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Could Courtney Nash's death from rare brain disease have been avoided?

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August 15, 2011|By Amina Khan, Los Angeles Times / for the Booster Shots blog
  • Warm, still freshwater may host Naegleria fowleri, which causes a rare infection called primary amoebic meningoencephalitis.
Warm, still freshwater may host Naegleria fowleri, which causes a rare… (Brian Snyder / Reuters )

The deadly brain parasite thought to be responsible for the death of Florida teen Courtney Nash is as rare as it is dangerous. Tragically, it's also easily avoidable.

The 16-year-old began suffering from headache, stiffness, fever and nausea within a week after going for a swim on Aug. 3 in a local river. Doctors found the amoeba Naegleria fowleri in her system.

Amoebic meningoencephalitis is an exceedingly rare disease -- there are only a handful of cases each year, and unlike other forms of meningitis, this infection of the brain is not contagious and cannot be passed from one person to another. It is, however, extremely deadly, with an estimated 3% survival rate.

The amoeba grows best in warm bodies of stagnant freshwater (around 80 degrees Fahrenheit or higher, according to the Oklahoma Department of Environmental Quality). Its peak season appears to be in summer to early fall, when the weather is often at its warmest. Water traveling up the nose allows the amoeba to travel up the olfactory nerve and into the brain, where it starts feeding on nerve tissue.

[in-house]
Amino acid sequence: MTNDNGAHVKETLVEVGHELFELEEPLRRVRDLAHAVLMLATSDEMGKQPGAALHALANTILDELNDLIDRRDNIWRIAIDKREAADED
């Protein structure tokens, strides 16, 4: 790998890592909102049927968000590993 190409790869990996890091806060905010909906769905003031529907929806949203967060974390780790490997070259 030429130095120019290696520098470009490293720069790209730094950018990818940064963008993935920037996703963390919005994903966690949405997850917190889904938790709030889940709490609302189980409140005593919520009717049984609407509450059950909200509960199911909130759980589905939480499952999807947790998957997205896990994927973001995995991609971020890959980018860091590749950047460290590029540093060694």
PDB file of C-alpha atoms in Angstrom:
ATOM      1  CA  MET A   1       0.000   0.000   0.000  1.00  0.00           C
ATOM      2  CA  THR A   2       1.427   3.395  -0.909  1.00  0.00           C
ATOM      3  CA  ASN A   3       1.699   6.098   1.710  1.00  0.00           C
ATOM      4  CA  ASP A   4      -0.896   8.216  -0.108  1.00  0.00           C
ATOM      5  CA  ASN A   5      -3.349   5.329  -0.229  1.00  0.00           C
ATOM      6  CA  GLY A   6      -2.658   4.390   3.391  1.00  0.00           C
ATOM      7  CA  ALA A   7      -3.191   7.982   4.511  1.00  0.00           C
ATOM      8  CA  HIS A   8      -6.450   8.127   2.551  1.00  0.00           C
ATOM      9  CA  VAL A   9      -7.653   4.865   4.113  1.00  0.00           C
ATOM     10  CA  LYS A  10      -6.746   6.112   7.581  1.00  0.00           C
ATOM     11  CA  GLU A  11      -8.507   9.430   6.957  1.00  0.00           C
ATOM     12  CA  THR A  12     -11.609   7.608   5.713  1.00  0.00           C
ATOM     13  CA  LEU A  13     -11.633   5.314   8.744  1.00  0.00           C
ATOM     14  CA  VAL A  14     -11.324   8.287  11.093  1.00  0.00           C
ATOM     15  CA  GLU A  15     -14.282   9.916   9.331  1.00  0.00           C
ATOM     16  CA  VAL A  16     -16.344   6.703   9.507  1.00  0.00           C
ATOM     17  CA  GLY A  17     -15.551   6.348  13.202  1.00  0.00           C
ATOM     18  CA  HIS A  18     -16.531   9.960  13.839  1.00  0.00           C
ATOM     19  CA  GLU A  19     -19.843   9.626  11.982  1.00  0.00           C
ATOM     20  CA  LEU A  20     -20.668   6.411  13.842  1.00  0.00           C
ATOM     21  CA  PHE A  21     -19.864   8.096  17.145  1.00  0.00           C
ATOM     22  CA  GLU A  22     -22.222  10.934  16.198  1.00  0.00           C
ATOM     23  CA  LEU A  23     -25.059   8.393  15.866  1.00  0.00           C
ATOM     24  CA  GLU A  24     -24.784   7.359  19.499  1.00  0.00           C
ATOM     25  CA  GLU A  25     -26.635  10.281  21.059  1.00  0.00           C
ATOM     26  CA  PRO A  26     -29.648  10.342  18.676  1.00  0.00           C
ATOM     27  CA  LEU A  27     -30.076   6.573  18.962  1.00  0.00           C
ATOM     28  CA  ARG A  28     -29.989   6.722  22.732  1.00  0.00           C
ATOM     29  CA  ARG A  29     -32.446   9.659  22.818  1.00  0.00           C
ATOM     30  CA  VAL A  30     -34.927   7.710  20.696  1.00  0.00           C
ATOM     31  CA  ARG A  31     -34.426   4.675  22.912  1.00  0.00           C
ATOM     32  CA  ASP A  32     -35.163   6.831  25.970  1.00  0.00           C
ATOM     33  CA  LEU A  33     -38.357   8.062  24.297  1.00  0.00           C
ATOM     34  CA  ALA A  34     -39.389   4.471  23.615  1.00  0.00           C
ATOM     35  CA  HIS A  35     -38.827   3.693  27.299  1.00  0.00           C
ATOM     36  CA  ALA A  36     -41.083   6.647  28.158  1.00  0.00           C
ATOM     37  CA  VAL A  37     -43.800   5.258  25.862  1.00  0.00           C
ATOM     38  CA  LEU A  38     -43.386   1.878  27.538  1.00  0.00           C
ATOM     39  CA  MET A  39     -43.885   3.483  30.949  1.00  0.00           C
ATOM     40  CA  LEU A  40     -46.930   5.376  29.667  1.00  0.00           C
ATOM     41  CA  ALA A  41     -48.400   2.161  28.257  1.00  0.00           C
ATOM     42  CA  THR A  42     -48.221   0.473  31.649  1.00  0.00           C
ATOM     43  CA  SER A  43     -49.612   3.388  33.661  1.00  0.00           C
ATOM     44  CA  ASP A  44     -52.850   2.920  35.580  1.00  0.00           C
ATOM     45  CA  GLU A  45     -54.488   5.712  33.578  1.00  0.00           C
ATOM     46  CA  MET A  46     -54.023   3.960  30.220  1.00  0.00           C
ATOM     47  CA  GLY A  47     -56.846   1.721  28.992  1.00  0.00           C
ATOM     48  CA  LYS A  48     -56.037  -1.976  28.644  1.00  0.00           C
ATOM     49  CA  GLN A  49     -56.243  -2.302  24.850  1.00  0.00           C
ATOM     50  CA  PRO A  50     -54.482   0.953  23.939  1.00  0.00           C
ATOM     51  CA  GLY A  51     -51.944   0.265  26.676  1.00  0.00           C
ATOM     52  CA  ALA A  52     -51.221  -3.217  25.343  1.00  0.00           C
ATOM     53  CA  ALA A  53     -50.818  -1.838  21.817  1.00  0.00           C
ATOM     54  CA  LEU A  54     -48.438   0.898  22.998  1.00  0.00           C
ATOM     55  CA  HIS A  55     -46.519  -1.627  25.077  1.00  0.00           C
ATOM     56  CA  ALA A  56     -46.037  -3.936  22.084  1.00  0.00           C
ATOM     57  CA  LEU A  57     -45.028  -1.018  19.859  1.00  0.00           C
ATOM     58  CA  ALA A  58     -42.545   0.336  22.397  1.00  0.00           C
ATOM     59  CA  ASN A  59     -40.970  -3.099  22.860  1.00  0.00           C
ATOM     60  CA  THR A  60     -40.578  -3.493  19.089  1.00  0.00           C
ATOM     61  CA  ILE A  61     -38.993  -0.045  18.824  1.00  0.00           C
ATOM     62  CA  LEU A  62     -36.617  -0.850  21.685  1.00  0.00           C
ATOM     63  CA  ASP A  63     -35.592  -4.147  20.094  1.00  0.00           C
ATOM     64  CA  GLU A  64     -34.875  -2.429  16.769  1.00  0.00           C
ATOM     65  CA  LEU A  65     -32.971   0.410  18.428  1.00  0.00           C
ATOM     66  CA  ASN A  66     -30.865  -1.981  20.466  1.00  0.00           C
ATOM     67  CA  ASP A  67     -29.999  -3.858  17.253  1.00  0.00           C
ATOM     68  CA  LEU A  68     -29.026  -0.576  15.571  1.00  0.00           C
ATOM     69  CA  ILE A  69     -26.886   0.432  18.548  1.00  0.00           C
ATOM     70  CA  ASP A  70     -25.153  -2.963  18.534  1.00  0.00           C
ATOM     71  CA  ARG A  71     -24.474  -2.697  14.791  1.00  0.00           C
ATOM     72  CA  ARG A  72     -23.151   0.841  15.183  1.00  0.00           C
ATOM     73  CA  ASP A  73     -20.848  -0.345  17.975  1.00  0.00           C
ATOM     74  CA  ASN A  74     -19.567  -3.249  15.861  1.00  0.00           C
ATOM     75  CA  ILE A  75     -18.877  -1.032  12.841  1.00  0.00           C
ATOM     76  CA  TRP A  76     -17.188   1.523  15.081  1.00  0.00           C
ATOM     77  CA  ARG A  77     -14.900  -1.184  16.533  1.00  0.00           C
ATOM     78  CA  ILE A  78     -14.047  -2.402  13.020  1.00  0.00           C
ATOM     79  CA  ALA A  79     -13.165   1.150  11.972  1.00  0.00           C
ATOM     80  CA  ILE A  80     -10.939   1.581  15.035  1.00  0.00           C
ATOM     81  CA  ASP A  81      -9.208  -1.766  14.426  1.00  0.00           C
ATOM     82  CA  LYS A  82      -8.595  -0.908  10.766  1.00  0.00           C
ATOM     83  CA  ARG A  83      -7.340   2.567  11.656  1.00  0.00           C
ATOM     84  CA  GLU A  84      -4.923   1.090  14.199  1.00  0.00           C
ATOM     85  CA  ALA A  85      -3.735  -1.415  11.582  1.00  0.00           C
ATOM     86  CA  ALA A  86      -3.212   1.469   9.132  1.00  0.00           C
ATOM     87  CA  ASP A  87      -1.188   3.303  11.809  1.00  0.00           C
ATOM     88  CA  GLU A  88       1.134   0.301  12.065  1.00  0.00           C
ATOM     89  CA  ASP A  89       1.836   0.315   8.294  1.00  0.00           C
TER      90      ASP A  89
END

Thus far there's not much that can be done to treat the disease; almost everyone who is infected dies, partly because by the time the cause is discovered the infection has progressed past the point of no return. One drug, amphotericin B, an anti-fungal drug, has been shown to be somewhat effective against the bug but can also cause irreparable kidney damage.

The easiest way to avoid the infection is by not swimming in bodies of warm, still freshwater -- or even poorly cleaned, inadequately chlorinated swimming pools. (There are plenty of other disease-causing critters in stillwater that you'd want to avoid, anyway.)

If you must swim in the local river or lake nearby, don't submerge your head in the water -- the amoeba enters up the nose so even accidentally swallowing some of that water might not be a problem (for this particular disease, anyway).

At the very least, nose plugs or nose clips might do the trick: Experts believe that water would have to be pushed forcefully up the nostrils to infect a person, so that might provide just enough protection, in the end.

More information from the Centers for Disease Control and Prevention on the infection.

Follow me on Twitter @LAT_aminakhan.

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